How to Taste Cider
When considering nuances of flavor in both cannabis and cider, understanding the basic tasting techniques is key in maximizing your understanding of the distinct flavors in cannabis and cider. To help you make the most of upcoming World Cider Day (June 3), we’ve teamed up with two experts to teach us the basics of tasting both cider and cannabis. Below, Certified Cicerone Jessie Birschbach outlines the nuances of tasting ciders, and cannabis educator Rachel Burkons walks through a simple three-step tasting method that will take your flower tastings to the next level. Read about these techniques below, and tune in for our World Cider Day celebrations on Instagram Live!
How to Taste Cider
With Jessie Birschbach, Certified Cicerone
In my experience tasting ciders I’ve found that using a combination of the approaches used to assess beer and sparkling wine work best. And, like beer and wine tastings, the first thing to consider is temperature. With cider, we first consider the cider’s acid, body, tannin, and weight to determine the ideal serving temp. According to American Cider by Dan Pucci and Craig Cavallo, this roughly divides into:
- Ciders light in body, light in tannin made from eating apples: 42-50 degrees F
- Ciders with more body and texture, usually a mix of more tannic varieties of apples with eating apples, usually above 7% abv: 48 to 55 degrees F
- Ciders with majority tannic varieties, typically European varieties: 50 to 60 degrees F
Once you’ve ensured proper temp, here is a topline way to assess its profile:
- Note the cider’s appearance.
- Get that nose in there and take a few short quick sniffs at different distances within the glass.
- After you’ve assessed the cider’s aromas, take your first sip, let the cider linger to note mouthfeel, then swallow. I recommend keeping your mouth closed to take advantage of the retronasal perception that occurs in the back of the throat between the mouth and the nose. This is especially important for aftertaste.
Cider components to consider:
- Fruit profile
- Dry to Sweet
- Secondary flavors and aromas
How to Taste Cannabis
With Rachel Burkons, AKA @SmokeSipSavor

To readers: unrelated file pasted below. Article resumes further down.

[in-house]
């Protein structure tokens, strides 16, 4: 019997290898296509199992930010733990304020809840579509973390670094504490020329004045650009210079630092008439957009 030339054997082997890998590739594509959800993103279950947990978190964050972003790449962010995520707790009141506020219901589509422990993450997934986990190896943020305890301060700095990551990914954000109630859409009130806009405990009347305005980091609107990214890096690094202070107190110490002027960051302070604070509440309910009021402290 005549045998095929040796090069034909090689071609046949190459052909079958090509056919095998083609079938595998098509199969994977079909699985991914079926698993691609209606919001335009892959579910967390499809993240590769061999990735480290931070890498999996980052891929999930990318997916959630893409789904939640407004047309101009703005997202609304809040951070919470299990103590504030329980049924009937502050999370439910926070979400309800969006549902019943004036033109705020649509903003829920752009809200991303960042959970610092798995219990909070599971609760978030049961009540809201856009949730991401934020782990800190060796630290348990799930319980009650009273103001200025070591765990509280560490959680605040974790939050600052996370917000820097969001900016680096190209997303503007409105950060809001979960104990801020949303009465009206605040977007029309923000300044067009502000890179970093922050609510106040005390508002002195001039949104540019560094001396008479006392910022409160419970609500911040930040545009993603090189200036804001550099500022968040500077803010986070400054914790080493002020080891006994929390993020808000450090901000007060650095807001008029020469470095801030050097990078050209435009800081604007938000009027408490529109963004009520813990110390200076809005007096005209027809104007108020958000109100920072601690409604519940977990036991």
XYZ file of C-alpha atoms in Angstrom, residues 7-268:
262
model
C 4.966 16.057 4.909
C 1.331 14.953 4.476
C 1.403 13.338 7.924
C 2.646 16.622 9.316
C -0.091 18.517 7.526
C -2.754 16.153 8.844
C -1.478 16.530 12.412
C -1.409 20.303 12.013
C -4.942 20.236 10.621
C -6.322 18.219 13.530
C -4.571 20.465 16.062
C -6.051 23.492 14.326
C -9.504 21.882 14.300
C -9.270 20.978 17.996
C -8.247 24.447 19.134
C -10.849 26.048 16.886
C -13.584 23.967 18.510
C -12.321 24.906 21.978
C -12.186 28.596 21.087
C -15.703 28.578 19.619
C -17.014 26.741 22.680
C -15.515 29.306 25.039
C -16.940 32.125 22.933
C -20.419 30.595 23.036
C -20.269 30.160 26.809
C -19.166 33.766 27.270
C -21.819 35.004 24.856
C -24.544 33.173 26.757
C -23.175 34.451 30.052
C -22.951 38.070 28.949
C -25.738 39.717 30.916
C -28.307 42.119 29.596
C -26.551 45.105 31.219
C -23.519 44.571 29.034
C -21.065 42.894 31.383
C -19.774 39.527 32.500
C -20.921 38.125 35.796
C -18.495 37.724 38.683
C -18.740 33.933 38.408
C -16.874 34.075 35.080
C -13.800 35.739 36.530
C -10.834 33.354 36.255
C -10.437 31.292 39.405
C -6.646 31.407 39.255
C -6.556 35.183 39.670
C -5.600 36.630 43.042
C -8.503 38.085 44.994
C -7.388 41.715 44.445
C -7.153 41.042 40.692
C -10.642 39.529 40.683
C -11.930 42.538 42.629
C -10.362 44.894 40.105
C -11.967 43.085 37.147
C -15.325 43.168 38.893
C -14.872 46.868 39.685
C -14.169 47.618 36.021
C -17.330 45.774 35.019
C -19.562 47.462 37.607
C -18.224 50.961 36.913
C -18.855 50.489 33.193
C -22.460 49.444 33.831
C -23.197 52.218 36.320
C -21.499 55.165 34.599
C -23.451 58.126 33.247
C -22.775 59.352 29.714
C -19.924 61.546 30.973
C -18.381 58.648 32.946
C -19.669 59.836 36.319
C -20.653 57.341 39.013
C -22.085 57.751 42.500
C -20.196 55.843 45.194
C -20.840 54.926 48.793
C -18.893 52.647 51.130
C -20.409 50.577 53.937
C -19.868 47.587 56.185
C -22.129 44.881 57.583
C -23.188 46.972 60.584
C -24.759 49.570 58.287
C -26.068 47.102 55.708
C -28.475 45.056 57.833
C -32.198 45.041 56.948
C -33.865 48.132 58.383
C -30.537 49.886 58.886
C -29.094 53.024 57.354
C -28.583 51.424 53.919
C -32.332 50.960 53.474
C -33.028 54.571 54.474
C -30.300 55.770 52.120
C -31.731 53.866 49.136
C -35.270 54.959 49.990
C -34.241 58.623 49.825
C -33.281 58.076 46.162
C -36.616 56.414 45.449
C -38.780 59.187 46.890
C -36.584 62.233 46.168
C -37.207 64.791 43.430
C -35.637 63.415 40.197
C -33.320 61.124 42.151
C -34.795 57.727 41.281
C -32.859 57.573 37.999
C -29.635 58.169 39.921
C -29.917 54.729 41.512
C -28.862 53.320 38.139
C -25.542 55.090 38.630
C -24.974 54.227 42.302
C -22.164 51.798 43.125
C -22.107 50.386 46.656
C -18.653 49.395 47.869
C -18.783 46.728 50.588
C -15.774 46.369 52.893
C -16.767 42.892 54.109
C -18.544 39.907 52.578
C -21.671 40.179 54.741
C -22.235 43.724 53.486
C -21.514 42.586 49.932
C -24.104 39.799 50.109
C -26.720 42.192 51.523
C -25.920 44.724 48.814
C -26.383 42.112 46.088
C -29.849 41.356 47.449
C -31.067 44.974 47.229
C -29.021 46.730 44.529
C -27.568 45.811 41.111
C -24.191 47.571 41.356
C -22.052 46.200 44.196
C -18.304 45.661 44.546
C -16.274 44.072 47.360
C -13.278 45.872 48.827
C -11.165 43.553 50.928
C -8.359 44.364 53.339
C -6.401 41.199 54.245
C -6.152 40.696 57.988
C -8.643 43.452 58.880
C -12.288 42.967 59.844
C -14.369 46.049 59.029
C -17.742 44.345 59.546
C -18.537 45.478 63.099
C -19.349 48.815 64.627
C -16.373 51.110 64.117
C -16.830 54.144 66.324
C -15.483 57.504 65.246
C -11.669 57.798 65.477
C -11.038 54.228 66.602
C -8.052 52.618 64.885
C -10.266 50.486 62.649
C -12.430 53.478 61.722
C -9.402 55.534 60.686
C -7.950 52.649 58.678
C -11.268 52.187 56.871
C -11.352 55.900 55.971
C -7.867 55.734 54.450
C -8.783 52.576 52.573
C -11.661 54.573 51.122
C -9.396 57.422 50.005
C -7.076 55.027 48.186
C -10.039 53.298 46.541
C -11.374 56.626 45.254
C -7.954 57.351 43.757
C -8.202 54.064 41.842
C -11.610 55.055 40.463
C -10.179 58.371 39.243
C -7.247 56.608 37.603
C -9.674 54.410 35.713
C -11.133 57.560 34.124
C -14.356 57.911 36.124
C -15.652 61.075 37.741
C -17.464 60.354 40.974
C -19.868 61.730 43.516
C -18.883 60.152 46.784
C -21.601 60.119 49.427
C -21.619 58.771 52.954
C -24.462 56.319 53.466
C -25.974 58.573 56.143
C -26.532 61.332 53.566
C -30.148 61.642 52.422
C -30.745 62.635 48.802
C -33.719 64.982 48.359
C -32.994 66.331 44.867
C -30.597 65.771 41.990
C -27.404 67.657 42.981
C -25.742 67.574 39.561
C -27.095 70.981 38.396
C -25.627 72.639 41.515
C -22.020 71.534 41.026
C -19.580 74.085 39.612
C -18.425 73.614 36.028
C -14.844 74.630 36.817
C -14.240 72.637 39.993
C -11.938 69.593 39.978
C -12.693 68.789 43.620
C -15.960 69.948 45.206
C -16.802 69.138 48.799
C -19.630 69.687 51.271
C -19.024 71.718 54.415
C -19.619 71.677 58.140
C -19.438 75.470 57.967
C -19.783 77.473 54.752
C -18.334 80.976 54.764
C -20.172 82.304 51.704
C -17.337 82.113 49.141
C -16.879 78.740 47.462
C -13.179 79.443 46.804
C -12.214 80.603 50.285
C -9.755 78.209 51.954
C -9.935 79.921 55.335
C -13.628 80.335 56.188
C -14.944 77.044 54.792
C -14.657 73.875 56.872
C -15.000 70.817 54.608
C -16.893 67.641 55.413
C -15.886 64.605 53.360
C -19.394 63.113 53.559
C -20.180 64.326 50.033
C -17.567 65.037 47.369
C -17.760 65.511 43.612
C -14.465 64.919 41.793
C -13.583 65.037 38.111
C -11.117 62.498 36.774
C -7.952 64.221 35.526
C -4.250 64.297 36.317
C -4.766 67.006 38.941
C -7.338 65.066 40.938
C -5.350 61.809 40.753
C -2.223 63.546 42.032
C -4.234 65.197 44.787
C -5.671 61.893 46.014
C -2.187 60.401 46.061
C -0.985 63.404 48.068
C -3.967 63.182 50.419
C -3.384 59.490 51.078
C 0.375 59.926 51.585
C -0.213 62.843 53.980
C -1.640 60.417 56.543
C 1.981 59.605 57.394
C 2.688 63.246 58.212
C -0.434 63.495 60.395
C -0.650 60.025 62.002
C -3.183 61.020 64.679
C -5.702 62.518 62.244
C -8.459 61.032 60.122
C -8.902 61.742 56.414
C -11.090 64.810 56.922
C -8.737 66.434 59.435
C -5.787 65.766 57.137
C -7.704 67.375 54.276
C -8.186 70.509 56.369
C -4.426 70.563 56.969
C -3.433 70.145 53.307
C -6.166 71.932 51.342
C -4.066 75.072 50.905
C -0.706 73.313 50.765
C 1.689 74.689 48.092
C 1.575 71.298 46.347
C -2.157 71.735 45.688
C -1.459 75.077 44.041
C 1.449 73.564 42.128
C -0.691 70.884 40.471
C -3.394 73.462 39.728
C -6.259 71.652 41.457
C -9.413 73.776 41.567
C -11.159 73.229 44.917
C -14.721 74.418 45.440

There’s a basic three-step tasting method you can use when tasting cannabis. This method works with either a joint or a pipe, but if you are using a pipe, make sure it is immaculately clean before beginning.
Step One: Nose It
The first step in tasting anything is smelling it, so the first step in understanding what a cannabis cultivar will taste like is to nose the aromatics of the flower. Open your jar, stick your nose in, and inhale deeply; flavor notes like citrus, spice, herbs, and cannabis’ signature skunk will jump out at you.
Step Two: Terpene Pull
Once you know what your cannabis smells like, you can bring that flavor on to the palate using what’s called a terpene, or dry pull. Without lighting it, bring the joint or your pipe to your mouth and inhale through it. This will bring the flavor of the flower directly onto your palate, where you’ll be able to tease out more nuanced tasting notes. What appeared as “sweet” on the nose may deepen to caramel and cream, or “tropical” becomes mango or papaya. This is the clearest and most pronounced expression of flavor you’ll get with tasting cannabis.
Step Three: Light It!
I like to use a hemp wick to avoid butane interfering with the flavor profile. As you light your bowl or joint, the first draw will bring that variety’s smoke profile onto your palate. Focus on the weight of the smoke, the smoothness, acidity, and flavor. As you exhale, examine the thickness and color of the smoke, and to complete your tasting, also take note of the variety’s effect; is it heady and stoney, or bright and invigorating? How does it make you feel?
If you’re looking to grow your cannabis knowledge, keeping track of all of these notes in a journal will help you better understand your preferences and remember what you like in the future.